The Tin Drum
West Yorkshire Playhouse, Leeds
17/10/17 to 28/10/17
Script: Stagecraft: Performance:
Gunter Grass’ Noble prize winning novel’ “The Tin Drum” has already been adapted into an award winning film and here highly regarded theatre company Knee-high create their own version of the magic realist fable. Will it too be award winning and ground breaking? The show certainly opened impressively with the subtle orange glow of street lights on a small square illuminating couples slow dancing to eerie music like the ghosts Blackpool Tower ballroom. The authentically grubby and dilapidated tenements of the set lead us to believe we are in some unspecified time and place in the past which could be anywhere from Weimar Berlin to the Post War Eastern Block. Yet what we soon find out is that where we really are is in the realm of folk tale or myth. For though it may have stitched within it elements of bawdy comedy, Baroque opera and dark satire at the root of the play lies a fascination with the same archetypal characters and themes one might find in a folk or fairy tale .
The coming of age story of a cursed child, Oscar it also explores war and conflict, both the metaphorical war between the sexes and generations but also the actual violence of conflict itself and the prejudice and fear which allows it to happen. Though the play begins on a disturbing and unsettling note and tackles serious subject matter early on it soon shifts its position to something more akin to broad musical comedy. With its chase scenes, dance moves and musical numbers I found the first act often funny, at times delightful but overall rather overwhelming, a sugar rush of hyperactivity which left me rather frazzled though pleasingly so.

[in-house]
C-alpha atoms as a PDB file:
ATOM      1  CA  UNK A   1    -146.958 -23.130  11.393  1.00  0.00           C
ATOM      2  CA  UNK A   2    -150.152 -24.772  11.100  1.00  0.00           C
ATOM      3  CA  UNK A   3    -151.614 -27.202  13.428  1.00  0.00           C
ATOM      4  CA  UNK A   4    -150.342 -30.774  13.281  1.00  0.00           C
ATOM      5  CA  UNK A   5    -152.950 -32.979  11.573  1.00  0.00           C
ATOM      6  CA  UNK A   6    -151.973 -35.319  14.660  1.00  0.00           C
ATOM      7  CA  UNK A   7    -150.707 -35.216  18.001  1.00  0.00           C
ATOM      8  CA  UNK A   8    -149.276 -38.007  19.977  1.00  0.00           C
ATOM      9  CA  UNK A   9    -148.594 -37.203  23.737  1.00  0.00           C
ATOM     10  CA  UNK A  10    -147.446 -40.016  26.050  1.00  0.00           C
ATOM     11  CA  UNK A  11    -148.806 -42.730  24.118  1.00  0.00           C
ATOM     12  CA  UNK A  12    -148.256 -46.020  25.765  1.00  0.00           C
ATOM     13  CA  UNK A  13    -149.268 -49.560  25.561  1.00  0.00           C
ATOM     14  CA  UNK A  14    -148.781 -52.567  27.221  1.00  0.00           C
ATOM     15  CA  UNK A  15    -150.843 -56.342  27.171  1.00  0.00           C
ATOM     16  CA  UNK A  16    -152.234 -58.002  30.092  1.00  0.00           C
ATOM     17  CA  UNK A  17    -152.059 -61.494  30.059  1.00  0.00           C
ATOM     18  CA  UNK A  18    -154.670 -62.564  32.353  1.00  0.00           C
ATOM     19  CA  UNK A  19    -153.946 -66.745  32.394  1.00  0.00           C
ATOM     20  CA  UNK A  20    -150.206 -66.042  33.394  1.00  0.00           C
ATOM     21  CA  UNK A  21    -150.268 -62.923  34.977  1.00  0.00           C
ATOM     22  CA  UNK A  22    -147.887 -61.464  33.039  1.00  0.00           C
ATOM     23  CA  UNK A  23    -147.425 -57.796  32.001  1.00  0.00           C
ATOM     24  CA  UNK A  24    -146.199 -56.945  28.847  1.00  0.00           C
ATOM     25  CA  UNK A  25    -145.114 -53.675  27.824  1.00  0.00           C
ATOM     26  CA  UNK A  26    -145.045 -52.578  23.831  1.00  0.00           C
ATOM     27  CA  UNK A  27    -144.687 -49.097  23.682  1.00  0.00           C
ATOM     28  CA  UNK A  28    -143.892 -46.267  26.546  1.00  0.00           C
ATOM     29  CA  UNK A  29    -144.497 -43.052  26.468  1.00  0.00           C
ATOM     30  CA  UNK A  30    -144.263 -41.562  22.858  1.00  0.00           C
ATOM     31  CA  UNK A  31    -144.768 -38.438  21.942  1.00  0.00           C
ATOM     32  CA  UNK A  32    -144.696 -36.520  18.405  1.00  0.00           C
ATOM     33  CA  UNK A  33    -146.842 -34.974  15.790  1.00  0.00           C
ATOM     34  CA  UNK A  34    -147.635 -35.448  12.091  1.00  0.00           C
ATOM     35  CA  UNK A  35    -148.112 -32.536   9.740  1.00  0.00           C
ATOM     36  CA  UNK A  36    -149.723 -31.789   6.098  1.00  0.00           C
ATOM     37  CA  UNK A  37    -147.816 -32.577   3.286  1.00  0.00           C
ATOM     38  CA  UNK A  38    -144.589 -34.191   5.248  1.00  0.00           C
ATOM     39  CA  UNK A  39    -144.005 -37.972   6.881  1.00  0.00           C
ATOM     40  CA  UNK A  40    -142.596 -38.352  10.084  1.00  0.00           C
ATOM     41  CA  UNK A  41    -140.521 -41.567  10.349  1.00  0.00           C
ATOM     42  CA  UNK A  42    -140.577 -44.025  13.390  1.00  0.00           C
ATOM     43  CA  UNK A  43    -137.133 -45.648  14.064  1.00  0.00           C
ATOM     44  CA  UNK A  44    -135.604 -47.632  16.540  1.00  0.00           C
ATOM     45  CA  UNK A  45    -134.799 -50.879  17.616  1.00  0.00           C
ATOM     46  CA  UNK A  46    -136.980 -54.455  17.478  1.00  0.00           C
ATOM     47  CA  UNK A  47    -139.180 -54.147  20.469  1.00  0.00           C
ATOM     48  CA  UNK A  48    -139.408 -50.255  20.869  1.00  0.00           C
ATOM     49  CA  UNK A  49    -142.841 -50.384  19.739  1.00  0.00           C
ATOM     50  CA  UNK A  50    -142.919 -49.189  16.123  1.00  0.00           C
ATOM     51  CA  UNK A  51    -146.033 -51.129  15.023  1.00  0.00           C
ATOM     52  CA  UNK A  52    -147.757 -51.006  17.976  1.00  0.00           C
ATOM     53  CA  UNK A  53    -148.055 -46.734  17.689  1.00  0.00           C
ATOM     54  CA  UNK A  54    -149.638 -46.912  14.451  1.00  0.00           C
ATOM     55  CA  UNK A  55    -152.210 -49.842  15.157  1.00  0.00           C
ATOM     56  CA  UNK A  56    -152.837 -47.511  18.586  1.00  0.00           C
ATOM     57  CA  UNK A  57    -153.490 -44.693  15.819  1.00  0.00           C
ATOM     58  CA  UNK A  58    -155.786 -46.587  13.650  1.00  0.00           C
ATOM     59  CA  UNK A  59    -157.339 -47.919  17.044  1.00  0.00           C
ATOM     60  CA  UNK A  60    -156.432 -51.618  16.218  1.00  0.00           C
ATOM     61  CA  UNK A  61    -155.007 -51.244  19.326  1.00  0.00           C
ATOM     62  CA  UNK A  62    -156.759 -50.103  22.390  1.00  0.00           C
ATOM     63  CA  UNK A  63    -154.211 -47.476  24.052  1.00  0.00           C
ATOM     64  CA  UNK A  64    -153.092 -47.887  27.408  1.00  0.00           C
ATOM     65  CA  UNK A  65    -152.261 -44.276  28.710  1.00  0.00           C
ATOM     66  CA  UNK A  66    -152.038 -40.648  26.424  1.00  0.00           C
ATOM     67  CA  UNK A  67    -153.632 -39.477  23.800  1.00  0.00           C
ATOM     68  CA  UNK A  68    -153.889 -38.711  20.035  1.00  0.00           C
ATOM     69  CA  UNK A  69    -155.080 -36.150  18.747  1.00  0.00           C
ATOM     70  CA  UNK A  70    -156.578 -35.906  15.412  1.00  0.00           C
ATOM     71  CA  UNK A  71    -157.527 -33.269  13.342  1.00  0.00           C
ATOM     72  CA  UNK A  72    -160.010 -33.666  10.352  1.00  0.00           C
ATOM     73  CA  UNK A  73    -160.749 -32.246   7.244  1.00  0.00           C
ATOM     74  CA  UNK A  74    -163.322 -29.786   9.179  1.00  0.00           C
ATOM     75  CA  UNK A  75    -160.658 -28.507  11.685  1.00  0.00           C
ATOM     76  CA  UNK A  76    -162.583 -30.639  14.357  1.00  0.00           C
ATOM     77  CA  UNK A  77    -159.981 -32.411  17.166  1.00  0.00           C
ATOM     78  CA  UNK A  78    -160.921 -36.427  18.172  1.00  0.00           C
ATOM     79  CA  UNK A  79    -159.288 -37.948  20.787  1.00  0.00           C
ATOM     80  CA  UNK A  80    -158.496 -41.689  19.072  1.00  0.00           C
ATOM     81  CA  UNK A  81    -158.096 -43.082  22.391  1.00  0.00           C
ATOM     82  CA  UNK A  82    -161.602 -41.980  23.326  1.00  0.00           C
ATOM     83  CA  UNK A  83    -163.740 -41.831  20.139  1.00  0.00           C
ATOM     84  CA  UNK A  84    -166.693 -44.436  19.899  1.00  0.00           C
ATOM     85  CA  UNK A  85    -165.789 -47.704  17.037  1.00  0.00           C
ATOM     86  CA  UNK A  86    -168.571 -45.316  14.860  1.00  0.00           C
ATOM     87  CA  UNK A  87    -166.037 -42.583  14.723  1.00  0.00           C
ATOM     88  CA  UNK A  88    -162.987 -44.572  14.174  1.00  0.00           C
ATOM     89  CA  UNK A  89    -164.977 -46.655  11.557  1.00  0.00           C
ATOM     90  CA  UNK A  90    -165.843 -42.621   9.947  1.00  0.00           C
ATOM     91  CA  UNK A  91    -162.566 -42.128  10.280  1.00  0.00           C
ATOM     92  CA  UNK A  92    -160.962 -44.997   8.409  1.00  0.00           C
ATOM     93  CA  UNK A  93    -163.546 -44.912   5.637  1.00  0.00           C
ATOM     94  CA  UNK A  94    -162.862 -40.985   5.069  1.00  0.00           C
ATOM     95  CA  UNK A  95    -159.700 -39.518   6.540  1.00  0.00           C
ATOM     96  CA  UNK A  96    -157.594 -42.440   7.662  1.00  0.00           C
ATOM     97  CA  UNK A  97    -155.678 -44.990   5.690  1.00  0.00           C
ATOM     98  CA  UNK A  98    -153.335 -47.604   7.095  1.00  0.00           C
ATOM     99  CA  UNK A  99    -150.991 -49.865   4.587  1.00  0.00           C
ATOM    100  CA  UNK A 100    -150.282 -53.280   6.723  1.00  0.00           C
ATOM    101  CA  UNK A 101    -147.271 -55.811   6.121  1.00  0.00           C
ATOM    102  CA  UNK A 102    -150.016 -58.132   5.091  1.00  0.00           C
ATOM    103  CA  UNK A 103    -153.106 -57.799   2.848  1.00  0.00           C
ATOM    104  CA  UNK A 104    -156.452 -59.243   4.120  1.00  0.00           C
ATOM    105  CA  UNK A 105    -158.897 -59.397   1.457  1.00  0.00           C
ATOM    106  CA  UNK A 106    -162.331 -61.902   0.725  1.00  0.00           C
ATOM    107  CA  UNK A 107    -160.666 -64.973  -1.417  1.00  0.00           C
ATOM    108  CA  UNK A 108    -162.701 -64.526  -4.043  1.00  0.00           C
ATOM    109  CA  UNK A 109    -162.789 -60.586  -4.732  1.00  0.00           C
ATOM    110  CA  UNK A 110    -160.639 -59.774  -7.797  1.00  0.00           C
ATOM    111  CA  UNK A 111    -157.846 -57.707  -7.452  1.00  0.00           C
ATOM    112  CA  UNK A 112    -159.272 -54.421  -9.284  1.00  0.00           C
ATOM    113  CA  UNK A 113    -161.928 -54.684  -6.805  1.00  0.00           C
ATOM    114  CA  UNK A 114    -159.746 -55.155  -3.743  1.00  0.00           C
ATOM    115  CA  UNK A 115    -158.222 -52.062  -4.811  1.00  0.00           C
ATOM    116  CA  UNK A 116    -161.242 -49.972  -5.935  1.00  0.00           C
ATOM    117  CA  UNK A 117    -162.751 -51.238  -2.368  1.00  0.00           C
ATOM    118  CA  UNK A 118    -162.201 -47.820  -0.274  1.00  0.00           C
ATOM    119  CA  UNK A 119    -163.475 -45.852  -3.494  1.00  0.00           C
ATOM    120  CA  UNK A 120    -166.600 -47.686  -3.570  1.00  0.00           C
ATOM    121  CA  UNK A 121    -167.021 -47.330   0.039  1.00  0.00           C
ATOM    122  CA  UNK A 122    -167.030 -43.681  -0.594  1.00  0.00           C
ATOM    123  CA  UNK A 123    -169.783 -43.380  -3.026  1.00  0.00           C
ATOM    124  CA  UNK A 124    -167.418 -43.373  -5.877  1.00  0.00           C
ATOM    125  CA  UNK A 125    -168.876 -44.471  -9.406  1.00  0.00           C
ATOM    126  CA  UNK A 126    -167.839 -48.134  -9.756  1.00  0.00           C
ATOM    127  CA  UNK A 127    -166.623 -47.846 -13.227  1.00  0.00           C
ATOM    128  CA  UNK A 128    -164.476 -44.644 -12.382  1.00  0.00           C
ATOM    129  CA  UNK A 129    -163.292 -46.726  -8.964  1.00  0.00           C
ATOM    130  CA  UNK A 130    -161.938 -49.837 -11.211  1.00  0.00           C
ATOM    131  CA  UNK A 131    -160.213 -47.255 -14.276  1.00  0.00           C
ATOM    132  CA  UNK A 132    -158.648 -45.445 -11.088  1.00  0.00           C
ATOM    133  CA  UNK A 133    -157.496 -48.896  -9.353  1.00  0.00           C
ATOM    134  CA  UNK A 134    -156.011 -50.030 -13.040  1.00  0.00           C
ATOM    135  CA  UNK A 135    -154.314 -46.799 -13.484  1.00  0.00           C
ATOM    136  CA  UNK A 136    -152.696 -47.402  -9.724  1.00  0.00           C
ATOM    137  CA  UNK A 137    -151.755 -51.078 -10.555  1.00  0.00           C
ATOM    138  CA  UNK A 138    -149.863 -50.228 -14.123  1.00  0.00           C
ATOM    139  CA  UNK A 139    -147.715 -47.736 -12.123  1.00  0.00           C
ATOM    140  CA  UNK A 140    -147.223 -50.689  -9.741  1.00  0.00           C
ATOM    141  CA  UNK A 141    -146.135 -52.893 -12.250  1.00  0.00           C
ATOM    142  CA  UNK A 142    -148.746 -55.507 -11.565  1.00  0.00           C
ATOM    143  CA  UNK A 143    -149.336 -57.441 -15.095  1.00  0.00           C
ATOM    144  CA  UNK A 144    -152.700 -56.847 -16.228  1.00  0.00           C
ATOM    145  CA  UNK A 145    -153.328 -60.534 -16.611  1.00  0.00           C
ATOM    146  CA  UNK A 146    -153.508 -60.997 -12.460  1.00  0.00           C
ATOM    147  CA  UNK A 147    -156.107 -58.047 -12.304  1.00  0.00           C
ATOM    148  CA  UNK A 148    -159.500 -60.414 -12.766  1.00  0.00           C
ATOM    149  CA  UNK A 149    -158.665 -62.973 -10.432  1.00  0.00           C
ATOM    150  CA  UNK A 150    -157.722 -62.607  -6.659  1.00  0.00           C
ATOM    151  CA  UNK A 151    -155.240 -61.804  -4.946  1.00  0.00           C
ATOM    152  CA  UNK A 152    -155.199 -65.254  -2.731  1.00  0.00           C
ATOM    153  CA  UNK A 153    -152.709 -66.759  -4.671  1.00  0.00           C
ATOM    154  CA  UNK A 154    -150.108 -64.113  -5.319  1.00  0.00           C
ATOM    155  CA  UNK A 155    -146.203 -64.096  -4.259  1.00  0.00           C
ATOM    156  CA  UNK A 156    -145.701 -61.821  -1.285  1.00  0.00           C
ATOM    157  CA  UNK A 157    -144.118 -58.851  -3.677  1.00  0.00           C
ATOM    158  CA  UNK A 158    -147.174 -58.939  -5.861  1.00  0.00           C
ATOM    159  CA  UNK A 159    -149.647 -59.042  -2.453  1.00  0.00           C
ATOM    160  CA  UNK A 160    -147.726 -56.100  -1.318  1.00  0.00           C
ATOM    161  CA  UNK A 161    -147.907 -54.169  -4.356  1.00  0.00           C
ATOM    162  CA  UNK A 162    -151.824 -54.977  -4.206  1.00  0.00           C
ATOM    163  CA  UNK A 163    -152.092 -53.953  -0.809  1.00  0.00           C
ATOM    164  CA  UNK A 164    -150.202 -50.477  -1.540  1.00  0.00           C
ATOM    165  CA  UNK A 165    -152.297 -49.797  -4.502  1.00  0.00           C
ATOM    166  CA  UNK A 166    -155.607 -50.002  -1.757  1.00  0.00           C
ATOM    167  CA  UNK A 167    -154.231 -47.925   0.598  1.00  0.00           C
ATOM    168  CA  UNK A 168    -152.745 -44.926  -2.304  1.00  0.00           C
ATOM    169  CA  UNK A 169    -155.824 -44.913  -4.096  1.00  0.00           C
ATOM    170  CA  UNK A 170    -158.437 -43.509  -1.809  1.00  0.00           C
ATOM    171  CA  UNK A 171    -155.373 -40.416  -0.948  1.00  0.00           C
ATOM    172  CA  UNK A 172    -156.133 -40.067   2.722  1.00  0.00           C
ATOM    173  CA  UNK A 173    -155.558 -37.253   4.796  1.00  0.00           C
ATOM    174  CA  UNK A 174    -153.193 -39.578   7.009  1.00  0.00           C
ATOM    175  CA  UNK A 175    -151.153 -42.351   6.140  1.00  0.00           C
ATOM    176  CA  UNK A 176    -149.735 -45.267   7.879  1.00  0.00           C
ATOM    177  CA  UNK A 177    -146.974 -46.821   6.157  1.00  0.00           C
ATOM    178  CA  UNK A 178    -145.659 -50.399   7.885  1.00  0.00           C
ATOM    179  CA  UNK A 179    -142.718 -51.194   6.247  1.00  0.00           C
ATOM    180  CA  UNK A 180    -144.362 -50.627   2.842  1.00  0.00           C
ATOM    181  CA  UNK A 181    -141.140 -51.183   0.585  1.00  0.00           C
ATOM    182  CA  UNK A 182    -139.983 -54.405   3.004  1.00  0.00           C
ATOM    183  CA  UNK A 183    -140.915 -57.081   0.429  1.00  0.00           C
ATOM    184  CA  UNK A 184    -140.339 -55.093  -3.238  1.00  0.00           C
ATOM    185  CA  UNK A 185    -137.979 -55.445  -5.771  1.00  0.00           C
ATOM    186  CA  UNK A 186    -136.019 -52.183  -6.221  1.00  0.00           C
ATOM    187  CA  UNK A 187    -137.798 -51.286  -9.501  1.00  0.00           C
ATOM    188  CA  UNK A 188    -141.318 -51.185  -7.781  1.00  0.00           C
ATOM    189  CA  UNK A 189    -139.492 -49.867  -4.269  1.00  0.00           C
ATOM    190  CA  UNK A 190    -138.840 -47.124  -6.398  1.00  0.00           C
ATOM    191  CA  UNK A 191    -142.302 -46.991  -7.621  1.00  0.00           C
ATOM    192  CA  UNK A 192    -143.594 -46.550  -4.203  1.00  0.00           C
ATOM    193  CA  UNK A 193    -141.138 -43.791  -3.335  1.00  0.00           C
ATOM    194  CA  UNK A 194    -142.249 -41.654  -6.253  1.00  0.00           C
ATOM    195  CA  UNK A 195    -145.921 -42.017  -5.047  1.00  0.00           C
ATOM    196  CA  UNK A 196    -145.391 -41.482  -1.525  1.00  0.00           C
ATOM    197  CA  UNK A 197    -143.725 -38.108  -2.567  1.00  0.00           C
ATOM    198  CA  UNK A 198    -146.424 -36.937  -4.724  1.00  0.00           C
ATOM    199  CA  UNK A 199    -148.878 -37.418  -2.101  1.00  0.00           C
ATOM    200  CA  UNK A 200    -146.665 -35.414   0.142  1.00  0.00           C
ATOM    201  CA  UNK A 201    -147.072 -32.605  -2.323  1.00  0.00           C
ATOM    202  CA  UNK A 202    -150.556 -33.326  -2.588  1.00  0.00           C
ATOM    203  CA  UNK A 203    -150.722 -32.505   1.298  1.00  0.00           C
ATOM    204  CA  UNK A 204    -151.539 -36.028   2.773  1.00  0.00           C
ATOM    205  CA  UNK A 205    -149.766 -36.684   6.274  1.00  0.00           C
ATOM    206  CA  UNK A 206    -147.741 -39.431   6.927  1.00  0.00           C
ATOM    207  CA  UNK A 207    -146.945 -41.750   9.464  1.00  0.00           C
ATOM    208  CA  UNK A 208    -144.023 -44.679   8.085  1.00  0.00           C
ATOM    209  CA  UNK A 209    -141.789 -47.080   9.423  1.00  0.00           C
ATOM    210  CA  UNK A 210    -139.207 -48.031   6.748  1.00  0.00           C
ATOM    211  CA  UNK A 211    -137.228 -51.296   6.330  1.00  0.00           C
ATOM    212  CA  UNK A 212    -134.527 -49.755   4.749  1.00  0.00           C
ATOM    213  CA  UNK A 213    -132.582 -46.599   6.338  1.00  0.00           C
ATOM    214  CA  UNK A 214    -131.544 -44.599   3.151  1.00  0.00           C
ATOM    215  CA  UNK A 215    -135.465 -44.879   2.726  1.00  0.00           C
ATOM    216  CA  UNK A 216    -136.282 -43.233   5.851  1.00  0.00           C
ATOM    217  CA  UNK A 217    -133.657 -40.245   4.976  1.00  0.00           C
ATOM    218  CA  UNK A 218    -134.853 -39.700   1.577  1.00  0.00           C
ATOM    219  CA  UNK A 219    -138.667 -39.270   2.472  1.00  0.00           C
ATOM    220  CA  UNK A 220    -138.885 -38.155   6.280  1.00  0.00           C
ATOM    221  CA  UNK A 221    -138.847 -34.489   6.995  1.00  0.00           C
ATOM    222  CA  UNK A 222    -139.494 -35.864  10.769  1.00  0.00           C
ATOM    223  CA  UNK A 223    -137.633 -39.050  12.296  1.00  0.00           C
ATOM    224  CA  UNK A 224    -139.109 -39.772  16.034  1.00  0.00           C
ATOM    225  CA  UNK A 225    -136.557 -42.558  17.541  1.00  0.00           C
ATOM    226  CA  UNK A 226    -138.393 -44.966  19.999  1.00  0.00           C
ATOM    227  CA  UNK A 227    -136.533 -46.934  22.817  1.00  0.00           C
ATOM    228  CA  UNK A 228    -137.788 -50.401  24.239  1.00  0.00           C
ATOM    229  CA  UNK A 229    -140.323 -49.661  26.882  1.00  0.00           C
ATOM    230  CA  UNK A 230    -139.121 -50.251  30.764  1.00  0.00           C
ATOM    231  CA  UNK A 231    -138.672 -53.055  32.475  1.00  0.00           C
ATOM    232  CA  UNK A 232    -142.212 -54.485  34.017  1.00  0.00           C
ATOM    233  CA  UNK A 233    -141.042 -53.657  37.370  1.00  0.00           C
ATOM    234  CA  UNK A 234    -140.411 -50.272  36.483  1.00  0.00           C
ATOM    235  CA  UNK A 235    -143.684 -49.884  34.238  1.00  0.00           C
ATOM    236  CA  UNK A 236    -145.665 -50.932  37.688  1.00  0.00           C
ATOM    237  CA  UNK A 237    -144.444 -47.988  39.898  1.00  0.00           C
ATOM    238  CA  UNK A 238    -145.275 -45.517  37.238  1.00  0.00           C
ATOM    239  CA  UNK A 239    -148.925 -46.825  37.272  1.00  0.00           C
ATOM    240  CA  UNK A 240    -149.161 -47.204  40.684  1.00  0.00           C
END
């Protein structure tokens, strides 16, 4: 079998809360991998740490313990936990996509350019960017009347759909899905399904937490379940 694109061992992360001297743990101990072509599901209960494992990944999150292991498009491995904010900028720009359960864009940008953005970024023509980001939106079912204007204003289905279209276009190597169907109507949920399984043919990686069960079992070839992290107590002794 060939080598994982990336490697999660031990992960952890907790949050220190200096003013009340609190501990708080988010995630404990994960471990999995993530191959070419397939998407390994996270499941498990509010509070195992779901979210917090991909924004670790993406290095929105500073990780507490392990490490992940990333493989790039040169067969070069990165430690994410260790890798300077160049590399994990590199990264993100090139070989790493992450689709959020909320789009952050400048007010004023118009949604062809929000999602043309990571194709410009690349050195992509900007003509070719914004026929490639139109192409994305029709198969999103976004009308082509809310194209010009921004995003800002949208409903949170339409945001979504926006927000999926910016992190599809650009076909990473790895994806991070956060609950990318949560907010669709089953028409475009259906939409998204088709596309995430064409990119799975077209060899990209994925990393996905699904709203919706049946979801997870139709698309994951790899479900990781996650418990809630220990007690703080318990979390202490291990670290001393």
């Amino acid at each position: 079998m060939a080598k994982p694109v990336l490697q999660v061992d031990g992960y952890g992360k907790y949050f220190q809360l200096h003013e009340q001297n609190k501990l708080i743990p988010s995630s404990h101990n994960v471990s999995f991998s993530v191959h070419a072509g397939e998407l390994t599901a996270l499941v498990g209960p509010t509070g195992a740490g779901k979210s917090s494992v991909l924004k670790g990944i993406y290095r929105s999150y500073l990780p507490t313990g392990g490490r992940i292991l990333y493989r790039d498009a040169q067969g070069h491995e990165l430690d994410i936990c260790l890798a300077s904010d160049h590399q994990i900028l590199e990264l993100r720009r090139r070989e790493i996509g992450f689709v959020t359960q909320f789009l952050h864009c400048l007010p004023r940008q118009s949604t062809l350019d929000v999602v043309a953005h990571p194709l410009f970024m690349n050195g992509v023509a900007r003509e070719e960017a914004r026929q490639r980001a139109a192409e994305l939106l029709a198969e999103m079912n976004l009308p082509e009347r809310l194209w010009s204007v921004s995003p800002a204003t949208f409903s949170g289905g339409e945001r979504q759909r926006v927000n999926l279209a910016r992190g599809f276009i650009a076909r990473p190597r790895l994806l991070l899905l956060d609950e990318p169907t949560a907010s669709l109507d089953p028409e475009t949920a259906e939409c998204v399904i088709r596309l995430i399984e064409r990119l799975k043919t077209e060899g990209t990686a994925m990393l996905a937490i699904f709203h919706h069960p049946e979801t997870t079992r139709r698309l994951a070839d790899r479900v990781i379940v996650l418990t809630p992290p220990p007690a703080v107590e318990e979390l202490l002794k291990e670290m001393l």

The second act marked a distinct contrast with the first though as the tone shifted from the giddy to the gloomy. Whereas the first act was a wild and sometimes exhausting ride with only the occasional intimation of the violence to come the second act darkened the tone considerably. The characters lost some of their clownish jollity and instead we gained a greater sense of their struggles. This was particularly true of Oscar as the grim reality of his curse dawned on both him and the audience and a genuine sadness and sympathy for the creepy little chap bubbled up unexpectedly as if from nowhere. This was partly achieved through fixing the story more definitively in a recognisable time and place which helped make the events more relatable. For with its references to a Nazi- like group called “The Order” and scenes depicting concentration camps and public executions we were clearly in WW2 Western Europe.
It was also though due to the fine performances of the cast for though all the actors were adept at bringing elements of mime, dance and clowning to emphasise their characters they also managed to invest their archetypal characters with a sense of inner life. Particularly strong performances came from the well meaning yet dim cuckold Albrect who was lent a kind of desperate and pathetic pathos or the charismatic Granny Brodski and her palpable sense of lusty vigour. Special mention must of course be given to the puppet performers who were a key element of what made the show so magical whether it was the boorish geezer Devil, Baby Kurt or Granny Brodski’s surprisingly lifelike goose.